PARFILE

Default: none

Specifies a file name for a file that contains a list of Export parameters. For more information about using a parameter file, see "Invoking Export".

QUERY

Default: none

This parameter enables you to select a subset of rows from a set of tables when doing a table mode export. The value of the query parameter is a string that contains a WHERE clause for a SQL SELECT statement that will be applied to all tables (or table partitions) listed in the TABLES parameter.

For example, if user scott wants to export only those employees whose job title is SALESMAN and whose salary is less than 1600, then he could do the following (this example is UNIX-based):

exp scott TABLES=emp QUERY=\"WHERE job=\'SALESMAN\' and sal \<1600\"

Note:

Because the value of the QUERY parameter contains blanks, most operating systems require that the entire string WHERE job=\'SALESMAN\' and sal\<1600 be placed in double quotation marks or marked as a literal by some method. Operating system reserved characters also need to be preceded by an escape character. See your Oracle operating system-specific documentation for information about special and reserved characters on your system.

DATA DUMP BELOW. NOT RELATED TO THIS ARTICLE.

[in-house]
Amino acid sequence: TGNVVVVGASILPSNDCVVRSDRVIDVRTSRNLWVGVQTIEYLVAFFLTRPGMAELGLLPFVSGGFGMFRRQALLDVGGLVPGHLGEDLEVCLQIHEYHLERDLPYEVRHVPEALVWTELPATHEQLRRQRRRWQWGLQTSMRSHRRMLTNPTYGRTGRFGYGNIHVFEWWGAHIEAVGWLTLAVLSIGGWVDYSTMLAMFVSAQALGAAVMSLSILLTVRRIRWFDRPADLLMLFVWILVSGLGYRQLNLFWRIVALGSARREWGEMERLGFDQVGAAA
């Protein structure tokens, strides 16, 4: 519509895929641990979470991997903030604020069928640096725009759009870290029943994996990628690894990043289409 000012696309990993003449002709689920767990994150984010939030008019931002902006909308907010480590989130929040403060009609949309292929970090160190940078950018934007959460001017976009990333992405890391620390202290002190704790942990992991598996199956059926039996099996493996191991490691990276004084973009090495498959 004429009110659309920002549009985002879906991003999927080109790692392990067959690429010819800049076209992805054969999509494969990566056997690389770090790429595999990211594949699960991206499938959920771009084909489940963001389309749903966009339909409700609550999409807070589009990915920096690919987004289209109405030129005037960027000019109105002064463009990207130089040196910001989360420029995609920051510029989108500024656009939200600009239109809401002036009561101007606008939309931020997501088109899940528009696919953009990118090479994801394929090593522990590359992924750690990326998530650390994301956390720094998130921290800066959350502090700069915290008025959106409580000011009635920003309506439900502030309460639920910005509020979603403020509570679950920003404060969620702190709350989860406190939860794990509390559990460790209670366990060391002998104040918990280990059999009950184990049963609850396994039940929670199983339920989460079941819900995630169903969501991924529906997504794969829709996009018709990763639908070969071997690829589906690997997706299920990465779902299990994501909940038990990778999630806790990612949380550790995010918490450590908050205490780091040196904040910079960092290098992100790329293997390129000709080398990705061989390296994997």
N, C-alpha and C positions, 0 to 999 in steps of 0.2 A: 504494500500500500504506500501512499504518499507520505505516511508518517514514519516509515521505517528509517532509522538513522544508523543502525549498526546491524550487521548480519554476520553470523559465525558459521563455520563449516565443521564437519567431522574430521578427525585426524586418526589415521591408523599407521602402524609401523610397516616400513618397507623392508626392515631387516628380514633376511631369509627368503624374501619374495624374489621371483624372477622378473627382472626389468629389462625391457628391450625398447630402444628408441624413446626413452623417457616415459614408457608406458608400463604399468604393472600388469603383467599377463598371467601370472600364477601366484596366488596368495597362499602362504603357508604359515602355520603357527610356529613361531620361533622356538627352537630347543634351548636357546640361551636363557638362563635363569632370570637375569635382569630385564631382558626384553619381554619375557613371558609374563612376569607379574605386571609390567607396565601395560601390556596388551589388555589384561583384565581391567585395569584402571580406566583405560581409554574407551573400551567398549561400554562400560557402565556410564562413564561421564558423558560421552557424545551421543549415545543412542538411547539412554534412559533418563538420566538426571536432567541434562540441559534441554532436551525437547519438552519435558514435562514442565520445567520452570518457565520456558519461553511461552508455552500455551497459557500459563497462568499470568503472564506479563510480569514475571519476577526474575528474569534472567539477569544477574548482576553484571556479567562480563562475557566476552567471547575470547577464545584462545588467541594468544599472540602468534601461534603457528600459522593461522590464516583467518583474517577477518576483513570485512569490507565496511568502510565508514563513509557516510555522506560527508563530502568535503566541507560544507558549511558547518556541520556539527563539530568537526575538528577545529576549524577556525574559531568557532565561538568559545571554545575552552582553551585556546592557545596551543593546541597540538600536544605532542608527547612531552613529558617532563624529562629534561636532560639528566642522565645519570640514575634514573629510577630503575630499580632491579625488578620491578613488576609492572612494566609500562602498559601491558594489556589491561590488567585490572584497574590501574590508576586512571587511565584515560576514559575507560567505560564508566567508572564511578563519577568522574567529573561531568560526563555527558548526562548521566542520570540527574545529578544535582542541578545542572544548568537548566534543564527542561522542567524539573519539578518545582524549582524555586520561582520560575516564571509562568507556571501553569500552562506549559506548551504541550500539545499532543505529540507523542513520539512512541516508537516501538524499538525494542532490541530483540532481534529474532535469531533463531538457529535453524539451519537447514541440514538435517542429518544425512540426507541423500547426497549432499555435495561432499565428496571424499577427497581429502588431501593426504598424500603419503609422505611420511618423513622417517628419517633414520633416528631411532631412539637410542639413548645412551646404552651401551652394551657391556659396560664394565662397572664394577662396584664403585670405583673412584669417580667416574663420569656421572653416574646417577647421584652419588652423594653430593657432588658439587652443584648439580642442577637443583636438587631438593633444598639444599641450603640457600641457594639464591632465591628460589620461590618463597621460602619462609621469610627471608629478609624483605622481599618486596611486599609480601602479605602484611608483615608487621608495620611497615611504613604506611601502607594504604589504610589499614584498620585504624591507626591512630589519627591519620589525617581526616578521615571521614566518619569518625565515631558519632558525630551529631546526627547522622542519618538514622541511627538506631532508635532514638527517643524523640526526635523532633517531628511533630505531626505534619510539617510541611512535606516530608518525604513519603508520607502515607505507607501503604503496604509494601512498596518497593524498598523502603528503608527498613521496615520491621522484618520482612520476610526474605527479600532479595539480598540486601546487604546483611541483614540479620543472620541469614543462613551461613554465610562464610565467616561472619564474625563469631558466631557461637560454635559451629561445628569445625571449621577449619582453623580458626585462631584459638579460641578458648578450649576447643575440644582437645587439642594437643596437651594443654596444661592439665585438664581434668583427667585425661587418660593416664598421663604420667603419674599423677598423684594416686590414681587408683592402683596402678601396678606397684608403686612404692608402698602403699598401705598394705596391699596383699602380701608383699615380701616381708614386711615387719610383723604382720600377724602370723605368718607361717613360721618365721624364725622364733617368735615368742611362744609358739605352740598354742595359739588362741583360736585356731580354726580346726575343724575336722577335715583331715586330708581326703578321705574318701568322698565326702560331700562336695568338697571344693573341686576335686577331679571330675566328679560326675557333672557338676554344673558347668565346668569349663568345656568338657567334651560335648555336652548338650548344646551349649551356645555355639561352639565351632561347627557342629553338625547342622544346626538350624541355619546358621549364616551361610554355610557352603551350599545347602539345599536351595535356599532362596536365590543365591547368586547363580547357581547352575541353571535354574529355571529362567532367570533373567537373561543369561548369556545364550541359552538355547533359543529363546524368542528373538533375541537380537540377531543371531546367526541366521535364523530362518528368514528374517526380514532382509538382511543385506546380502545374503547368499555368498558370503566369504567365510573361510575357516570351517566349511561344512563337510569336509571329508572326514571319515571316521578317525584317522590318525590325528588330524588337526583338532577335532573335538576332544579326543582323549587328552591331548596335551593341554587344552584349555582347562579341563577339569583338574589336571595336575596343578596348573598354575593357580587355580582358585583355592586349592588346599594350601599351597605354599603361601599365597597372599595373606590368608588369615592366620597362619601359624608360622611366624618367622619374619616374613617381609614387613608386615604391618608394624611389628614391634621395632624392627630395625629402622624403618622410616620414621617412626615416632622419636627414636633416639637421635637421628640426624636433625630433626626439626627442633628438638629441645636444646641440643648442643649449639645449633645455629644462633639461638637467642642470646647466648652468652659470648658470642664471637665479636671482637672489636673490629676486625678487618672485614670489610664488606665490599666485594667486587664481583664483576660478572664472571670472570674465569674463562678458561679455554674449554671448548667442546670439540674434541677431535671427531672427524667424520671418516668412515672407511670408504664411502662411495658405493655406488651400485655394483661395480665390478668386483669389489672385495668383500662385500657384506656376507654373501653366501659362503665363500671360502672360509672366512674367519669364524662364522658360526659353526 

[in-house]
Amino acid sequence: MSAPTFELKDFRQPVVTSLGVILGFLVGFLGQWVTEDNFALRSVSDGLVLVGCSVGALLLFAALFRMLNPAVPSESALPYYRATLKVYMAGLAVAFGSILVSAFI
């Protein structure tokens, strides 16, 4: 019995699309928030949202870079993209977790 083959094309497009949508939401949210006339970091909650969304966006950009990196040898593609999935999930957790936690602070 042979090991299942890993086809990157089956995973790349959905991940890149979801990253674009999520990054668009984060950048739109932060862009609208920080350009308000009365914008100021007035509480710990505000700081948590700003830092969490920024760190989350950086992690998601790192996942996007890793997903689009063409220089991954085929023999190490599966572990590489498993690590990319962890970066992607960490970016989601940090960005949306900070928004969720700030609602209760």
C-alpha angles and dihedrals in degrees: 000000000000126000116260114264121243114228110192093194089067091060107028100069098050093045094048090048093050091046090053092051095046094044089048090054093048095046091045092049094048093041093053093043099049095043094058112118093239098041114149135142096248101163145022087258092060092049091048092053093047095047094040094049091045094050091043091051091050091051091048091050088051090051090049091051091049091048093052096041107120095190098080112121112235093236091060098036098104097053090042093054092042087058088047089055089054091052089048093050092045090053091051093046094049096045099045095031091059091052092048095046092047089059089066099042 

When executing this query, Export builds a SQL SELECT statement similar to the following:

SELECT * FROM emp WHERE job='SALESMAN' and sal <1600; 
 

The values specified for the QUERY parameter are applied to all tables (or table partitions) listed in the TABLES parameter. For example, the following statement will unload rows in both emp and bonus that match the query:

exp scott TABLES=emp,bonus QUERY=\"WHERE job=\'SALESMAN\' and sal\<1600\"
 

Again, the SQL statements that Export executes are similar to the following:

SELECT * FROM emp WHERE job='SALESMAN' and sal <1600;

SELECT * FROM bonus WHERE job='SALESMAN' and sal <1600;

If a table is missing the columns specified in the QUERY clause, then an error message will be produced, and no rows will be exported for the offending table.

Restrictions When Using the QUERY Parameter